11   Since its launch, MoneySENSE has supported a wide variety of programmes including a series of interactive skits on money management held at community centres, libraries and schools, a free grassroots seminar on life insurance, an interactive financial board game for students and a series of consumers' guides on life and health insurance, credit cards, car financing, dispute resolution and the FAA.  Some of the upcoming activities include a series of workshops targeted at low-income families, retirees and married couples.  MoneySENSE will also be conducting a nation-wide survey to benchmark current financial literacy among Singaporeans.

12   I am pleased to note that IFPAS, with two other financial planning associations - the Association of Financial Advisers, or AFA, and the Financial Planning Association of Singapore, or FPAS - will be organising a series of money management and financial planning talks at grassroots venues starting next month. 

13   Financial education is a shared responsibility of the public sector, the financial industry and consumers.  With direct interface with consumers, FAs are instrumental in helping consumers make sense of the financial products offered in the market and plan for their lifelong financial security.  I welcome IFPAS' support of the MoneySENSE initiative, and look forward to working with IFPAS on more collaborative MoneySENSE projects.

Regulatory Developments

14   The third area of change is regulation.  Just as the industry needs to change to keep up with the demands of the market, MAS, as the regulator, must be willing to modify its regulations to continue to be business-friendly, while still working to ensure that standards are upheld to promote fair dealing for consumers.  Let me touch briefly on some of the key upcoming changes. 

Product Scope of FAA - Structured Deposits

15   We have seen a variety of structured deposits in the market.   Plain vanilla deposits currently fall outside the scope of the FAA, as they are subject to strict prudential requirements imposed on banks and are generally simple and well understood.  Structured deposits are more complex, as they bear many characteristics of an investment product.  The regulatory treatment of such products should be calibrated to recognise the associated risks.  MAS will be issuing guidelines for the sales and advisory process for such structured deposits. 

Generally Circulated Advice

16   MAS recognises that there may be instances where the advice provided by an FA is not targeted to meet the needs and circumstances of specific individuals.  MAS will exclude such generally circulated advice (which we had referred to as "untargeted advice" in the public consultation last year) from the "know your client" and suitability requirements under the FAA, if it meets the criteria to be set out by MAS. 

Non-Retail Investors

17   MAS will also be streamlining the classifications of retail and non-retail investors.  This will reduce the categories of non-retail investors and will be simpler for service providers and more business-friendly. There will be three categories of non-retail investors: accredited investors, institutional investors and expert investors. 

Convergence in the FA Industry

18   Finally, I turn to convergence in the FA industry.  The passing of the FAA in 2001 represented a change in the regulatory environment for the FA industry.  The FAA brings together in a single Act the disparate pieces of legislation that the FA industry was previously regulated under.  While the FA industry is now regulated under one piece of legislation, there remain a number of industry associations representing different interest segments and pursuing different standards and programmes.  I consider that there could be clear synergies to be achieved from closer collaboration, and possible integration, of the various FA industry associations.  This could help ensure that all practitioners in the FA industry abide by the same high standards and commitments, instilling greater confidence in our FAs and benefiting the industry as a whole.  The various associations have worked well together in their support of MoneySENSE and I hope they will leverage on this for continued collaboration, and even in time, possible integration.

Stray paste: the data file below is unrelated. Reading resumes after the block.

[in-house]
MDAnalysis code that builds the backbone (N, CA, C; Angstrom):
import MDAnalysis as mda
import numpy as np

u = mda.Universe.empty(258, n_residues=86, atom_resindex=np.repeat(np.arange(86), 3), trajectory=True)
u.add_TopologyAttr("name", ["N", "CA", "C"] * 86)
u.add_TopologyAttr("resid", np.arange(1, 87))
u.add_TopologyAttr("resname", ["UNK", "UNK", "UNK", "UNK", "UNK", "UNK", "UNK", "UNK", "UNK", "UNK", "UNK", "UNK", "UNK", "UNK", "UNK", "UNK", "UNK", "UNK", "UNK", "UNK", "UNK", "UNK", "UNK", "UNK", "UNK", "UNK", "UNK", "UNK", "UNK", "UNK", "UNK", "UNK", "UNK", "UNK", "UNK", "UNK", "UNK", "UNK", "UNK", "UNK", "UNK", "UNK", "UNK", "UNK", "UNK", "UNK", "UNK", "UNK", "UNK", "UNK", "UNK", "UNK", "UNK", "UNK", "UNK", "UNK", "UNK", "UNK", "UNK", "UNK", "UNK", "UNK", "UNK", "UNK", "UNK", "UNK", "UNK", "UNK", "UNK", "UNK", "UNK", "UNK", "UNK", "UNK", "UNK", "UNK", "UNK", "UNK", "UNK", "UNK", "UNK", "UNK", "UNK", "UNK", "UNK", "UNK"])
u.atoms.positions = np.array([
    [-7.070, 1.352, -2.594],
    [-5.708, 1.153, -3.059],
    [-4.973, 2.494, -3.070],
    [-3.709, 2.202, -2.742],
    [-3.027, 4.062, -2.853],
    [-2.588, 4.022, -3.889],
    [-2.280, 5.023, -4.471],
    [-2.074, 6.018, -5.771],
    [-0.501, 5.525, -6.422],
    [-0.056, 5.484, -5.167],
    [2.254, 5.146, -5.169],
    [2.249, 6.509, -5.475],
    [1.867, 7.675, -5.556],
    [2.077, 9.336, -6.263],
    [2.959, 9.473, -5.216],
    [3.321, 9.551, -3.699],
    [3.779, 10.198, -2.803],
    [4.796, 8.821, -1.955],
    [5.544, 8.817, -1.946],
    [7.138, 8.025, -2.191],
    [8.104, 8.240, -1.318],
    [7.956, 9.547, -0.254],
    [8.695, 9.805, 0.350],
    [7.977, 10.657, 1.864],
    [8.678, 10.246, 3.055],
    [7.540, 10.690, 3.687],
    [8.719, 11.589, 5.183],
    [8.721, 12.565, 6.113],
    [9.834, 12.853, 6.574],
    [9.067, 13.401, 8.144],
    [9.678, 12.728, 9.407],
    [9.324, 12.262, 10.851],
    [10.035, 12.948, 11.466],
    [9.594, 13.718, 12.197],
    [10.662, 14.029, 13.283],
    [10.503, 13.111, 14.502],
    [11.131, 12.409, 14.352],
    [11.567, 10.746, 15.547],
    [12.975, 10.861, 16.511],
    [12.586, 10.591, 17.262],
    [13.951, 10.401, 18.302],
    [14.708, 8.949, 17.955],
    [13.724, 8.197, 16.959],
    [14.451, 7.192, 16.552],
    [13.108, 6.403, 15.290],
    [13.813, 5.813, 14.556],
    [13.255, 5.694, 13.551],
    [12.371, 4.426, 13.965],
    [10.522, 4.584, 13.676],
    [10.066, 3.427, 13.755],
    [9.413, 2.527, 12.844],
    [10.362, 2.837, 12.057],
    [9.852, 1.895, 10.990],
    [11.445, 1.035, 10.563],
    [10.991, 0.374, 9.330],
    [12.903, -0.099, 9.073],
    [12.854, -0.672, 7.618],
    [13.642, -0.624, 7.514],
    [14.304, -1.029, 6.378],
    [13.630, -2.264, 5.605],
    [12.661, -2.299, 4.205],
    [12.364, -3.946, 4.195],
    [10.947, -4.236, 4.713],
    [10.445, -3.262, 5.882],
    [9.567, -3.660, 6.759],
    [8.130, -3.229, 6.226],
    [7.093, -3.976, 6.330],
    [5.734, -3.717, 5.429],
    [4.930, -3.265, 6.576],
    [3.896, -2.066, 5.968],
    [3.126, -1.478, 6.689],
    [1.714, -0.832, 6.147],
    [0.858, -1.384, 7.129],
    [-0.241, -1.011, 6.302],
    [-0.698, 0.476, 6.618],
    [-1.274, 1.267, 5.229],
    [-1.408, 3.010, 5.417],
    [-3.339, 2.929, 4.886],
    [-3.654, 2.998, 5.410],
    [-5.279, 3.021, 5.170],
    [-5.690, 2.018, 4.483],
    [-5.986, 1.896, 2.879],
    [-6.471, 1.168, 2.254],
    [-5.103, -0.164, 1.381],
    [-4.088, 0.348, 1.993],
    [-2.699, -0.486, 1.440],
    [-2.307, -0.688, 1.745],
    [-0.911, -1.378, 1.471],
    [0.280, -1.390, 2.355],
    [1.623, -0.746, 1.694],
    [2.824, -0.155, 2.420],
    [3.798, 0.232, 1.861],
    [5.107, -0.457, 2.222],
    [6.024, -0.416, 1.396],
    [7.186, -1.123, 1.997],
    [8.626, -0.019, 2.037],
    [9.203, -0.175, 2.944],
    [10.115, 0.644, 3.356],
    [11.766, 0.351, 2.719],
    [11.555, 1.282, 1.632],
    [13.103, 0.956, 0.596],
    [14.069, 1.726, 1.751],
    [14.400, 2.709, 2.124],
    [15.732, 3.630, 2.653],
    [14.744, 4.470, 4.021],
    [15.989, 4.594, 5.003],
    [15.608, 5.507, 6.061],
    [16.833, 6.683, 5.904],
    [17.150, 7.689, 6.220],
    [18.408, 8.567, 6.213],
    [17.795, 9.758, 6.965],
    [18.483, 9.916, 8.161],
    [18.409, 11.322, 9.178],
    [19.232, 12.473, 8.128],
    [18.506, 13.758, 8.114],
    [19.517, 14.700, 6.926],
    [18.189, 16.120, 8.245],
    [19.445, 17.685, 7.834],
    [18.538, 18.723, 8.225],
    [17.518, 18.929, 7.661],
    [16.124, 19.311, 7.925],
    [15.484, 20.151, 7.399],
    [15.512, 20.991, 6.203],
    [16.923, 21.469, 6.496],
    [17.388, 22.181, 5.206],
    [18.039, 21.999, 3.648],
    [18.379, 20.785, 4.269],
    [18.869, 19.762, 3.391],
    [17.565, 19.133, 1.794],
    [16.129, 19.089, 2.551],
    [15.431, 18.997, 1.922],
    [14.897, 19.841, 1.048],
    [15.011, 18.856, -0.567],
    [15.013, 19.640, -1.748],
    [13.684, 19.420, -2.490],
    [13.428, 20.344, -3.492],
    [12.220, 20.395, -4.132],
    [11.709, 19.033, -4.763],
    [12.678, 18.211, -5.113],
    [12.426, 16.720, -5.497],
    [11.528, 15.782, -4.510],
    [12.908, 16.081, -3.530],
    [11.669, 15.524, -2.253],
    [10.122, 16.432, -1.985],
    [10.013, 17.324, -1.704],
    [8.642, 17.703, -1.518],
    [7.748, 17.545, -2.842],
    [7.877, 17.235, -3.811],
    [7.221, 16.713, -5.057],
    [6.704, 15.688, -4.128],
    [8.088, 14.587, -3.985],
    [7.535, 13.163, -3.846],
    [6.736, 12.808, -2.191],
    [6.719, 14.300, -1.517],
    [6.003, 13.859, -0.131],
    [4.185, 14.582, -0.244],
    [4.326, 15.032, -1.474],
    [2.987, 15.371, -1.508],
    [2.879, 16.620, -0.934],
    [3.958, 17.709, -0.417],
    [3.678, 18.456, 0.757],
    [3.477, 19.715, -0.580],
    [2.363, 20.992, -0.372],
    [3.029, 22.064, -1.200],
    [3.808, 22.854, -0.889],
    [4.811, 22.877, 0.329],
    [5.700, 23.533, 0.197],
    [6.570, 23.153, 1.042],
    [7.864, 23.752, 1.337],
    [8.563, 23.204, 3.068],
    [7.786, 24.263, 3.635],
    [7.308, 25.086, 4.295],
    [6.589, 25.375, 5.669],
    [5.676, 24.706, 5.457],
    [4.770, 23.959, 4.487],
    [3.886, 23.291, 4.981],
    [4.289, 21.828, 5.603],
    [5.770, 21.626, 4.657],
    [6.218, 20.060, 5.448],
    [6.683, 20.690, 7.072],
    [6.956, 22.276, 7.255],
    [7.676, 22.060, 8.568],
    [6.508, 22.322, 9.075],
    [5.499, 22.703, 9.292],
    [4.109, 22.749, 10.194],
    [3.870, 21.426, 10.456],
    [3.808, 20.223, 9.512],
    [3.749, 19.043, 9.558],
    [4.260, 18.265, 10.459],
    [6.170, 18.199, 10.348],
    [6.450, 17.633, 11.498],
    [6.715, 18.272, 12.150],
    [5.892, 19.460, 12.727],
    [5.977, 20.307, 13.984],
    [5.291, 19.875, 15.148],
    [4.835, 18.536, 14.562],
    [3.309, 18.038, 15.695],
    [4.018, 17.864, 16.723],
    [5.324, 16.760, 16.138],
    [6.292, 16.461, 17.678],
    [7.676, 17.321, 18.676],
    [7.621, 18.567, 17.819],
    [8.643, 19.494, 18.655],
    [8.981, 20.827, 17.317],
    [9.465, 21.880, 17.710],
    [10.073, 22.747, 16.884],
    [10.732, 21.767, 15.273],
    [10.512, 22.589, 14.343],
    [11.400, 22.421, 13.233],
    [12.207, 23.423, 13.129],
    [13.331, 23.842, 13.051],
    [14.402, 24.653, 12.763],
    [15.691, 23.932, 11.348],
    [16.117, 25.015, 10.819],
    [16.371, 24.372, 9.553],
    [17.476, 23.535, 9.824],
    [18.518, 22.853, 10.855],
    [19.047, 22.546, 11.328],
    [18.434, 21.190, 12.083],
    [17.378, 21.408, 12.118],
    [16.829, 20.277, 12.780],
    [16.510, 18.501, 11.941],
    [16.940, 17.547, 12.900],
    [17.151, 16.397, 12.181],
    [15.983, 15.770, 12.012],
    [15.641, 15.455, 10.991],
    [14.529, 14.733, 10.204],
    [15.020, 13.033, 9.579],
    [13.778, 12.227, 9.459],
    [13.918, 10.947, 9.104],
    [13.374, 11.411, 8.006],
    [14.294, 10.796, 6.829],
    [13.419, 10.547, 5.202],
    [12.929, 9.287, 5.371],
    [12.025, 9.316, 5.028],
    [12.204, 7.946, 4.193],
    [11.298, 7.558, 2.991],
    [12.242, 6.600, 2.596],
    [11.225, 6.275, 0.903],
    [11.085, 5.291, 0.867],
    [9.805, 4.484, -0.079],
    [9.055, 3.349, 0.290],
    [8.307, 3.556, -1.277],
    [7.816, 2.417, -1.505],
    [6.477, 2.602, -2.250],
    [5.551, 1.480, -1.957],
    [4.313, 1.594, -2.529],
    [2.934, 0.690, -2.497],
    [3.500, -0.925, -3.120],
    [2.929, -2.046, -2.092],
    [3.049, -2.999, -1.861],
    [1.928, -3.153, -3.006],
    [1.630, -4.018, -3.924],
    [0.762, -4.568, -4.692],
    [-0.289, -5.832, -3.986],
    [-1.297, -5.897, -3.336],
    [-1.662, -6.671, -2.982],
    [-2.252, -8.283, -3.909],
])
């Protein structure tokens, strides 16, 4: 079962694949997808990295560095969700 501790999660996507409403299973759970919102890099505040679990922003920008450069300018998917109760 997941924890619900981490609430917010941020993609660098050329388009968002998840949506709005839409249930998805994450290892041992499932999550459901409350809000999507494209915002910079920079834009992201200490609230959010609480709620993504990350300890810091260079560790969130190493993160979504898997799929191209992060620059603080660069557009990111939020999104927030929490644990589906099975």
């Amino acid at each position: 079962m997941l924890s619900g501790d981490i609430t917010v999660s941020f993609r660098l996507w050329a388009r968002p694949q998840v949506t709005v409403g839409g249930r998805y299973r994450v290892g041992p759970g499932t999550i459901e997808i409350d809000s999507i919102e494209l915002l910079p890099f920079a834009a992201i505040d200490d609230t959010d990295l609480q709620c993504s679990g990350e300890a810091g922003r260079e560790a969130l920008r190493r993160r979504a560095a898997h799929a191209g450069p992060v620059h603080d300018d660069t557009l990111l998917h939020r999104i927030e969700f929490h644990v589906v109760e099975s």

19   Another area for potential convergence is an affordable and independent industry-based mechanism for resolving disputes between consumers and their financial institutions.  Dispute resolution mechanisms are in place for the banking and insurance sectors.  A Capital Markets Working Group that included representatives from securities firms, financial advisers and fund managers was set up last year to consider the best way to plug the gap in the availability of a similar mechanism for the capital markets.  The Working Group has in recent months approached the banking industry's Consumer Mediation Unit (CMU) and the insurance industry's Insurance Disputes Resolution Organisation (IDRO) to discuss the possibility of setting up an integrated dispute resolution mechanism.  MAS has been facilitating ongoing discussions between the various stakeholders.

20   Apart from the cost savings to institutions through economies of scale, an integrated scheme would benefit consumers by providing them with the convenience of a one-stop shop, and ensure that consistent processes and procedures are applied across all sectors.  Such consistency is especially needed in sophisticated financial markets where product boundaries have become blurred.  Convergence in this area may take some time, as the concerns of various industry sectors will need to be carefully considered, but it is good that these initial discussions have begun.


21   The current improved economic conditions set a positive tone for the FA industry in the year ahead.  The industry must constantly look to its practices and processes to stay ahead in the game.  For our part, MAS will constantly monitor market developments so that the rules of the game remain relevant and conducive to business operations.